Mikhalkov plays Kotov with a bright smile and a boyish grin. Hinds’ presence and performance make him appear slightly more brutish. He smokes a cigar with one hand and his other hand skims along his wife’s buttocks. On stage there are of course no close shots to help the viewer focus on one actor. Hinds also has fewer scenes with the little girl playing his daughter and is, therefore, less able to reveal Kotov’s charisma and vulnerability. The theatre audience has to be very attentive to perceive his tenderness. When Kotov listens to Mitia’s tale, he is placed towards the rear of the stage, caressing Nadia, who is sitting on his lap. It is, however, his energy and his passion which make the character attractive. Kotov’s cry, "They are beautiful!" is the expression of the enthusiasm which marked the Stalinist period in the thirties. It was such a spirit of optimism that held the people together even in the shadow of terror. Both in the play and the film Kotov is so full of life that his breakdown when confronted with torture and arrest creates a particularly painful moment.

Mikhalkov questions Kotov’s belief in individual alternatives offered by the political system he is part of. At the end of the film (and the play), when the innocent truck driver is shot, the handcuffed and crying Kotov, his face streaming with blood, breaks down, realizing that he is a victim of his own actions, blinded by political and social illusions, instrumentalized by a force of evil that is destroying him and his beloved country.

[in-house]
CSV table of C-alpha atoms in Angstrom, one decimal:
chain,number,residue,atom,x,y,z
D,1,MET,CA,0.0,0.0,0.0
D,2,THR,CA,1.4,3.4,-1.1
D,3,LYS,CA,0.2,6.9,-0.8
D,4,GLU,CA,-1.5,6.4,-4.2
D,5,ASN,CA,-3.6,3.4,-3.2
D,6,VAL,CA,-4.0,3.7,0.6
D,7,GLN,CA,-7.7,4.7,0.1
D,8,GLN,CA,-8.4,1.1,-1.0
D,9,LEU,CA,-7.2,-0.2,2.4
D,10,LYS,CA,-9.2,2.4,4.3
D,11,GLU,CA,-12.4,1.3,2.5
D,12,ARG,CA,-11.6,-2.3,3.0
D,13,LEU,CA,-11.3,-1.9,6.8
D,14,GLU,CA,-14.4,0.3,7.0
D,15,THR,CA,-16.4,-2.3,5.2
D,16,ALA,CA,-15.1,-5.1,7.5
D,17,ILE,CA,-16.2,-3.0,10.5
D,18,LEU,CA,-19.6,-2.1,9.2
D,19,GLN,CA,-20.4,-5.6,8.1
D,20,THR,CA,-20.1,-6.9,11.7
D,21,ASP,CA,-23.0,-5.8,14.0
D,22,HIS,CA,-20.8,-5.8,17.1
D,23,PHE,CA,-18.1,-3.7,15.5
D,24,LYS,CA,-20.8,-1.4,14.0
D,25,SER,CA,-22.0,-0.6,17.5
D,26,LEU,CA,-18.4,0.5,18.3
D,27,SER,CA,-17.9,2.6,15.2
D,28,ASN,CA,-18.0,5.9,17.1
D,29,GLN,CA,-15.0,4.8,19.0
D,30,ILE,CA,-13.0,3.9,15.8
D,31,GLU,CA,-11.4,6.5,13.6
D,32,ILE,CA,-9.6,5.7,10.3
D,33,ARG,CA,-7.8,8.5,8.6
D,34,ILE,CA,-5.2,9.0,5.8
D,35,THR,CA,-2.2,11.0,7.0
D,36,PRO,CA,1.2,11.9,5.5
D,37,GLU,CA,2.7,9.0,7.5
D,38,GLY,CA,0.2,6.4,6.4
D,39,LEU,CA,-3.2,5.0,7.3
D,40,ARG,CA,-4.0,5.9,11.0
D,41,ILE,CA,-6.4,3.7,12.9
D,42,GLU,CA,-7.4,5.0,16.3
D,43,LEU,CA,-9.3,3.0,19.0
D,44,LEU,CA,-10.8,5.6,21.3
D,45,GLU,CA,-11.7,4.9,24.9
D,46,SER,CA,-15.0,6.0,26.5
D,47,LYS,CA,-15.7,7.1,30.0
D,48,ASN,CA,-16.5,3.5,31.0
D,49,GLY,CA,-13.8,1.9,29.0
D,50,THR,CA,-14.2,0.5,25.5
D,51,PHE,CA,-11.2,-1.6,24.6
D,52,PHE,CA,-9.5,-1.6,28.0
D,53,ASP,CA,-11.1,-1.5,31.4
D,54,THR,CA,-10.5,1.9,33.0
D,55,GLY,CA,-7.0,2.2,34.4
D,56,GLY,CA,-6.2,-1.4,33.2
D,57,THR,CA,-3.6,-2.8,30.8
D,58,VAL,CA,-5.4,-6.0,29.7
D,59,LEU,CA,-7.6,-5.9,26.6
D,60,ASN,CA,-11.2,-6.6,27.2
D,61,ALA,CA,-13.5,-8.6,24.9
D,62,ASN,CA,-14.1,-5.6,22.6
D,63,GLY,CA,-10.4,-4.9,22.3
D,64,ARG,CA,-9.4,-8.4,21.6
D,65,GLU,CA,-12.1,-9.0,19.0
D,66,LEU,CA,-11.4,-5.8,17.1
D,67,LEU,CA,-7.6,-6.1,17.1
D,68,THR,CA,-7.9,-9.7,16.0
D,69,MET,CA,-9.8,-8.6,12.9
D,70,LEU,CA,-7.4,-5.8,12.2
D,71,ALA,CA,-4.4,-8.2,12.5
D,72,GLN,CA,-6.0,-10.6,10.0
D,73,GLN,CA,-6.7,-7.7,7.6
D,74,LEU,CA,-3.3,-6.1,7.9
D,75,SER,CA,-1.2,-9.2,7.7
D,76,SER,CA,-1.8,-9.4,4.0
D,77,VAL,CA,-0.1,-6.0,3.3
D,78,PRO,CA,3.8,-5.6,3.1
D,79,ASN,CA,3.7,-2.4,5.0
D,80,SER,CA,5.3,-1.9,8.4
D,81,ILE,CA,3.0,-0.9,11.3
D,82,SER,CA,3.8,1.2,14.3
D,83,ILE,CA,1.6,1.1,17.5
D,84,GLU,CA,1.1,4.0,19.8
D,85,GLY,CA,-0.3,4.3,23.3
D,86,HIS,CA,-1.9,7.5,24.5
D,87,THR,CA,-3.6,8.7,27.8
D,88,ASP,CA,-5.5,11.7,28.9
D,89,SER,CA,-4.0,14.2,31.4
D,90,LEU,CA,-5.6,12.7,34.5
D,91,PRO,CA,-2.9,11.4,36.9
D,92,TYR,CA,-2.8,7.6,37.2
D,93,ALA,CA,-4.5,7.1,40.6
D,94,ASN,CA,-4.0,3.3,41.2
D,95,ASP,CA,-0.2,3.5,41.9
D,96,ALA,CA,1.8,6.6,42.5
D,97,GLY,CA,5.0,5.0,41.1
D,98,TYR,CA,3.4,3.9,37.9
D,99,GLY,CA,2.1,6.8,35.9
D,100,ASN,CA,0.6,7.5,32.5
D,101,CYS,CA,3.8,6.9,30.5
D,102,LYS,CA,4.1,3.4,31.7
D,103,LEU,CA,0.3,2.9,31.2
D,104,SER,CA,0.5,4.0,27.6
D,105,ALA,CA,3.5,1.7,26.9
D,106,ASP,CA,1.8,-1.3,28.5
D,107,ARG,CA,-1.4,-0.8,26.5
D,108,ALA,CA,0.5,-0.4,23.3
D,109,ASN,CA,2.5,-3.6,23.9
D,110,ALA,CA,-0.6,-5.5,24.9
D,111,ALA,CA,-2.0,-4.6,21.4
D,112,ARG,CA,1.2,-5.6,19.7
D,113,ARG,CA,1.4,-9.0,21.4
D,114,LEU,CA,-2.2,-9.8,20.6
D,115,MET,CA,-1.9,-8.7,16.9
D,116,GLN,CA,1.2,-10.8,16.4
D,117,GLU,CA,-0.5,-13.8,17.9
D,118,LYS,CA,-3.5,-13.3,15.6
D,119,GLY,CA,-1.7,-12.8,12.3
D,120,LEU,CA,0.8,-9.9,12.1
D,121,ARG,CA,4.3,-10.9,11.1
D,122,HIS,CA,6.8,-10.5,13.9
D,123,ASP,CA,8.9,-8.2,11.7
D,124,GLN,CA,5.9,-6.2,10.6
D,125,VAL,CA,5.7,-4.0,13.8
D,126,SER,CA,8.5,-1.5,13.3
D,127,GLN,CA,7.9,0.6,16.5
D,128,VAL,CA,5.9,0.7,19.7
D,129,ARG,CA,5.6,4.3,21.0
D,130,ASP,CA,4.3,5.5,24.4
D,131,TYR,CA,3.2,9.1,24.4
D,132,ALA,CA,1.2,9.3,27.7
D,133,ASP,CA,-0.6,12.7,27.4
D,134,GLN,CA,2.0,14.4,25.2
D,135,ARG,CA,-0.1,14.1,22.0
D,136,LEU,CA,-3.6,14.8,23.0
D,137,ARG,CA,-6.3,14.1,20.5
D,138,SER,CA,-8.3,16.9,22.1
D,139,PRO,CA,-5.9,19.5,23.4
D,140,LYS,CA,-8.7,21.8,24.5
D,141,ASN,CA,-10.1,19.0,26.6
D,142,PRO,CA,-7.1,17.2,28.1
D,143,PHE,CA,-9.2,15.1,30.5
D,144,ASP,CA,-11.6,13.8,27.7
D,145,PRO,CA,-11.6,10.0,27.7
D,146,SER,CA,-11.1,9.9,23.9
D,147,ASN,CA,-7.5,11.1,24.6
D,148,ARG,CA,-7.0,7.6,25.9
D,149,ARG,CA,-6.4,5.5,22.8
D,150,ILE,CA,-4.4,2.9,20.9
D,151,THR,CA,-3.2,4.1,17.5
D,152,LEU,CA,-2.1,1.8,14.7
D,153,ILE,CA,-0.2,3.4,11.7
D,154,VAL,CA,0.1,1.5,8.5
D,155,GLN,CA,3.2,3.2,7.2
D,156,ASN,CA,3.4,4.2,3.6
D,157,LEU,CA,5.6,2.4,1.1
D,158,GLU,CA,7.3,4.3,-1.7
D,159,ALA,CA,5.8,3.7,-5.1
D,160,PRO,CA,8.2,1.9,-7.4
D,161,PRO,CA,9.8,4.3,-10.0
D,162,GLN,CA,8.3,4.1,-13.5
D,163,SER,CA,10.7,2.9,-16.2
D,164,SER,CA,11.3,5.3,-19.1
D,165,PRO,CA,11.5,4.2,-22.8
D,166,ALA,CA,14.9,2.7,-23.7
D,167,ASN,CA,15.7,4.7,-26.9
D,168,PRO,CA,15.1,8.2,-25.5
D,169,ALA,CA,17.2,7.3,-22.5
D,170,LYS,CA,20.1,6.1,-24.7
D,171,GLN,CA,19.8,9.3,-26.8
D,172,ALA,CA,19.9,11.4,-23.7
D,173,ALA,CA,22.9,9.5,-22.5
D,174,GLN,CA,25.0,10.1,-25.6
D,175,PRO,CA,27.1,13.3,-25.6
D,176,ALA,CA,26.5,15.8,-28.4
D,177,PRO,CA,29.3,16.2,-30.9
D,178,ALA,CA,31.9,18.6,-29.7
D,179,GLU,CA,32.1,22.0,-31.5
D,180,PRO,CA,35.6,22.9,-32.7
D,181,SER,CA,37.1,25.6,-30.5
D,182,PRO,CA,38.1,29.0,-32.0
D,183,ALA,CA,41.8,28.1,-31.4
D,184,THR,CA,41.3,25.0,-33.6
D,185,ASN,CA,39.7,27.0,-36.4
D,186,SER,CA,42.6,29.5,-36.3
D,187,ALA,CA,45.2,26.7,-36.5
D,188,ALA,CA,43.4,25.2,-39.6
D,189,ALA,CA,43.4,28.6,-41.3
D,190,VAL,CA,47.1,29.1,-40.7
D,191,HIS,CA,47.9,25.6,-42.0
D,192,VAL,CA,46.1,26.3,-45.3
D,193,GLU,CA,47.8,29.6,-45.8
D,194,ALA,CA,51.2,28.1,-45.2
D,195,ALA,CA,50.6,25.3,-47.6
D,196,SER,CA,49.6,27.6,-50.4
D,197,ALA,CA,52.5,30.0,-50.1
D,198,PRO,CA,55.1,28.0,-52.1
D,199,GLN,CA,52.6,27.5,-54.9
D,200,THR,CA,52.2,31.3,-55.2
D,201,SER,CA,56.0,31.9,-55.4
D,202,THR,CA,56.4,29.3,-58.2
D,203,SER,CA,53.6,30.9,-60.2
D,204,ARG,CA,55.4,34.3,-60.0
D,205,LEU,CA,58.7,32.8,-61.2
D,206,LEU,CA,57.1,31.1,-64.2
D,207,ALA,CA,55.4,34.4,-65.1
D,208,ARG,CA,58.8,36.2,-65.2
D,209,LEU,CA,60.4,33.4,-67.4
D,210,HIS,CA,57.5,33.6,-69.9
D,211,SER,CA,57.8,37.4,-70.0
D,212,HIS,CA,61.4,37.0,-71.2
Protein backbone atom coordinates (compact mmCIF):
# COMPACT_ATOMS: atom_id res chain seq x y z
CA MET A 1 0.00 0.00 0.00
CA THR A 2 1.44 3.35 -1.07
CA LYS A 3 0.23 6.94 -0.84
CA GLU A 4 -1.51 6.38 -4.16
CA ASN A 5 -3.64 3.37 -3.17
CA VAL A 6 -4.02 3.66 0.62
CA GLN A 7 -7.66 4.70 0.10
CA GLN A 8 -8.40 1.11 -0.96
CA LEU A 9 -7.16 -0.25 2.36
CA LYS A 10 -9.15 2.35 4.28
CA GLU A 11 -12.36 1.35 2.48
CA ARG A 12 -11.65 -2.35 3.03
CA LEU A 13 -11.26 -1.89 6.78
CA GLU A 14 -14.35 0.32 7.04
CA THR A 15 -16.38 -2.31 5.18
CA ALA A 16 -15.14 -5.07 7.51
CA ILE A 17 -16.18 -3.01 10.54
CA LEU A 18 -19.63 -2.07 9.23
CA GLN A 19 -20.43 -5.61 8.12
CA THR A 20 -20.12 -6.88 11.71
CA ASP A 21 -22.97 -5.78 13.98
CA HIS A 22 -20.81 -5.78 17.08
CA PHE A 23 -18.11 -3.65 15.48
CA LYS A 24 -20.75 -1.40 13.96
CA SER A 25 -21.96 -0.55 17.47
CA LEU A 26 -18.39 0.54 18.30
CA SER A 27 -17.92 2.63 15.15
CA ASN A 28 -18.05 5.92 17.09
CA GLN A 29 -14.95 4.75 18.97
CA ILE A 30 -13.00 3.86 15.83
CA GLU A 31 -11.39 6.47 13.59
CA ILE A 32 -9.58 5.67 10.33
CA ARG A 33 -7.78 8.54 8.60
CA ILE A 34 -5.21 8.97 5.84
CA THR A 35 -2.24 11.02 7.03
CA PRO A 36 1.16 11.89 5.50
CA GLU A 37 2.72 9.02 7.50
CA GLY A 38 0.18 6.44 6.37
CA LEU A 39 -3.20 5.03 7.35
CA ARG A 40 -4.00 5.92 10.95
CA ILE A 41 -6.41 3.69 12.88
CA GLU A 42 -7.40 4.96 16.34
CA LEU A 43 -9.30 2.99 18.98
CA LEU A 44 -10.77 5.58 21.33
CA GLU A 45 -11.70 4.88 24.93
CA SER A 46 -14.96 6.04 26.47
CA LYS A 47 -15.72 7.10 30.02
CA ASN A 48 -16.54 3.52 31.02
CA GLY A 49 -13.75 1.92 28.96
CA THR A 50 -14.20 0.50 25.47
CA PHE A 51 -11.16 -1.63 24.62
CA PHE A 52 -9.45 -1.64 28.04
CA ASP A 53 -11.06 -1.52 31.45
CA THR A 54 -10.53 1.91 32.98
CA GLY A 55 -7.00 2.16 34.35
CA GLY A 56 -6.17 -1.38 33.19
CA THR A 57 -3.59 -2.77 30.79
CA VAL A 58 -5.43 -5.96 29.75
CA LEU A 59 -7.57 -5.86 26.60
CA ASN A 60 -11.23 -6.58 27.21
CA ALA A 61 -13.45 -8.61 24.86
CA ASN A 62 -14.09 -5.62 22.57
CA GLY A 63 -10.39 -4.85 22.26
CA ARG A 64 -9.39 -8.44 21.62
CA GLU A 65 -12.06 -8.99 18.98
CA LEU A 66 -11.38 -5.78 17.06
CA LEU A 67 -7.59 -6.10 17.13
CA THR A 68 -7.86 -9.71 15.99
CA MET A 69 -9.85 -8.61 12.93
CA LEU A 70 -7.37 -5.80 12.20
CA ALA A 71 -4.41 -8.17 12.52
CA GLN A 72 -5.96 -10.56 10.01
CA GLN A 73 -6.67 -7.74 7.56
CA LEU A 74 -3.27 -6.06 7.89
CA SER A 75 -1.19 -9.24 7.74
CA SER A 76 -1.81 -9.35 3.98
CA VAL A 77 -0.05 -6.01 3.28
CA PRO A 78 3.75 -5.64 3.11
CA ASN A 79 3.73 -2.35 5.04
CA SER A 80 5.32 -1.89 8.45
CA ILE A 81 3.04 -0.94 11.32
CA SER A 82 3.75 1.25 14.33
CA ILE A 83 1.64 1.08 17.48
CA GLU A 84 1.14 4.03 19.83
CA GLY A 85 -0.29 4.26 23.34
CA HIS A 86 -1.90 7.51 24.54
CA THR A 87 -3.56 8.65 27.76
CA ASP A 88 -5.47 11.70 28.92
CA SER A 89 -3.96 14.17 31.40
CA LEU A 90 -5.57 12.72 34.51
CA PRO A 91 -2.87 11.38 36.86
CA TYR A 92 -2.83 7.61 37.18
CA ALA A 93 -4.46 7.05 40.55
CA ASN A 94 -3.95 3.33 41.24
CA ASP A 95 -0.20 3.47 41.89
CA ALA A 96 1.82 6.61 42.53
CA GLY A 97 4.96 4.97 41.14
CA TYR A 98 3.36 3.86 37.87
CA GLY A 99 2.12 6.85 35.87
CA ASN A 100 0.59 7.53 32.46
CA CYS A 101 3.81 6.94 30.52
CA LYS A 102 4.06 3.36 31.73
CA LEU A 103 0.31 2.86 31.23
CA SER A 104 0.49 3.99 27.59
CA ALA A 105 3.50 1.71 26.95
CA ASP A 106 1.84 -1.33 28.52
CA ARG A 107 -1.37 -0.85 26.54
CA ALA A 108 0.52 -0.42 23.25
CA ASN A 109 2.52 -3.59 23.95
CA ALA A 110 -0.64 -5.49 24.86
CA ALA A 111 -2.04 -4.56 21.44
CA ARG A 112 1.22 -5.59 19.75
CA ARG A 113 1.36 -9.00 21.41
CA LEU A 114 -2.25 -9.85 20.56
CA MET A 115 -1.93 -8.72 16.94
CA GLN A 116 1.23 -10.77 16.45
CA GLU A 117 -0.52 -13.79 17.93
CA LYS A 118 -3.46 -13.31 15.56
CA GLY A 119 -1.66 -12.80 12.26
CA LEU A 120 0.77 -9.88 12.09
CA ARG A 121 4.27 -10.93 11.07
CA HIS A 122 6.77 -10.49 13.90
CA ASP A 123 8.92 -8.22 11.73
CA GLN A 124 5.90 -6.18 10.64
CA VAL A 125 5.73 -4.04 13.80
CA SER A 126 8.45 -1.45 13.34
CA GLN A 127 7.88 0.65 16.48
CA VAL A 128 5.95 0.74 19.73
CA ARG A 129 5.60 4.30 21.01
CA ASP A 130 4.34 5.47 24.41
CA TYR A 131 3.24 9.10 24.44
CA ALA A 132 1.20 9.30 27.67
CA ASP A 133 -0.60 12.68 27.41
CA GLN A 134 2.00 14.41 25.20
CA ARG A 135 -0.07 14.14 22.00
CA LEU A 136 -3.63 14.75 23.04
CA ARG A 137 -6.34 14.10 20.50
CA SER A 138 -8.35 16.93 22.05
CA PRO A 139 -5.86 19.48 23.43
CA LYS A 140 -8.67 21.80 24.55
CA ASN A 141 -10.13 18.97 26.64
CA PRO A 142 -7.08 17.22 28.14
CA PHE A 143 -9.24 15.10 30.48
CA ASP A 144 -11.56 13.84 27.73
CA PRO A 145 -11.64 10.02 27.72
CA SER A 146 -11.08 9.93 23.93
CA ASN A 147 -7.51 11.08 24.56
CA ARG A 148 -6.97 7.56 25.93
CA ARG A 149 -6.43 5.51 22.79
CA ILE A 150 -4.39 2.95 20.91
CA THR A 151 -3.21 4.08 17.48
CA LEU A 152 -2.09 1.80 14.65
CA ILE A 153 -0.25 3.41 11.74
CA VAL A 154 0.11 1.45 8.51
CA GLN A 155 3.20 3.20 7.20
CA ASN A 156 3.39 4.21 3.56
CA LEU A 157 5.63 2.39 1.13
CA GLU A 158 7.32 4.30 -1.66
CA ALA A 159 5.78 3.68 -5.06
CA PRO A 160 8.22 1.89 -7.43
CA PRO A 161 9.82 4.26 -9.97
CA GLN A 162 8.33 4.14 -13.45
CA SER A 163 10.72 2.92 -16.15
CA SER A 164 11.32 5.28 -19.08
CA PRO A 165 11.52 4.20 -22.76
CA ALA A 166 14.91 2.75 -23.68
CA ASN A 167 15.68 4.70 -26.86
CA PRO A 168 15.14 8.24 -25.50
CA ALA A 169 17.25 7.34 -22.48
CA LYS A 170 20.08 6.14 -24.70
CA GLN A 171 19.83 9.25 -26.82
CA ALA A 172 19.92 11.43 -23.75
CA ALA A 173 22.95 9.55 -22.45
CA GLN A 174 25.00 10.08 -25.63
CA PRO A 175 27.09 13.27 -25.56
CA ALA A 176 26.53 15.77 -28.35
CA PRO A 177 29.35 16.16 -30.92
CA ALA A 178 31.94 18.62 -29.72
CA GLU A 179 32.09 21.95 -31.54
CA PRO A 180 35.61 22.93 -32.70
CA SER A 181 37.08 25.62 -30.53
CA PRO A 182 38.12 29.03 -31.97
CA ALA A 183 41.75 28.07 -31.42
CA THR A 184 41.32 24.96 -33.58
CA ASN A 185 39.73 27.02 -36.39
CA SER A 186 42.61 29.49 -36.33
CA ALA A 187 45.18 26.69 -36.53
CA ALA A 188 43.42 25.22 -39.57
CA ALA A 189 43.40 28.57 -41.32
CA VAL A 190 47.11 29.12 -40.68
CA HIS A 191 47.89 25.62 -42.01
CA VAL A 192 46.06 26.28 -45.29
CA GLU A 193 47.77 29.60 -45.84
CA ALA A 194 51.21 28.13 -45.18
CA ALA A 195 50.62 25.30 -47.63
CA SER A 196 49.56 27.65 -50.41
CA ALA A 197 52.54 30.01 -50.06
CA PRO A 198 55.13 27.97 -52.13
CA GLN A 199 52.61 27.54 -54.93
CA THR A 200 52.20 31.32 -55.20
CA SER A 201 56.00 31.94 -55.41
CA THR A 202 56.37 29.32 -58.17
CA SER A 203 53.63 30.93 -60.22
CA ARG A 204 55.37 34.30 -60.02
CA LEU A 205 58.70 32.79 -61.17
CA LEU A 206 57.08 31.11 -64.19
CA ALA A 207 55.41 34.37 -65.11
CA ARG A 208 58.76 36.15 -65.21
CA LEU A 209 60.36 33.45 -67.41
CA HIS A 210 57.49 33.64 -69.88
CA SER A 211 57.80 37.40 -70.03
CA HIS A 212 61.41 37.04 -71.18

Mitia was Kotov’s puppet, turned into a tool of violent repression. Kotov explains and justifies his manipulation, believing that he was acting for the greater good of his fatherland. The way the film and the play build empathy for him leaves no doubt about his trustworthiness. In Mitia’s tale, it is Kotov who is the intruder and evil-doer, having forced the young man into exile whilst establishing himself in his old home like a parasite. However, Mitia is as ambiguous as Kotov. Menshikov’s performance supports this ambiguity. Avoiding making the character more likeable, he plays Mitia as an arrogant man. However, an aura of sadness contributes to his vulnerability. Driven by jealousy, he carries out his murderous mission as personal revenge. He tries to protect Maroussia and Nadia but does not hesitate in his attack on and destruction of Kotov’s life and home. There can be no compassion with this chameleon-like character when he orders the killing of the truck driver in cold-blood or does not intervene when his helpless rival is brutally beaten. At the end, his death washes away his betrayal, and like the man whom he betrayed, he is both culprit and victim.

Burnt by the Sun is a film/a play about loss in which there are no winners. Kotov is a man who believes in ideals, whereas Mitia lives through defeat. Neither Kotov (believing that he has a choice) nor Mitia (thinking that he has none) are in control of their destinies. Dealing with questions of guilt and responsibility, the film and the play present both of the men as victims. He really wanted to live, says Mitia about Iatim, his alter ego in the fairy tale he tells Nadia, addressing the adults to explain his disappearance. At the end, Kotov’s belief in having a choice is proved wrong whereas Mitia’s choice is between life and death.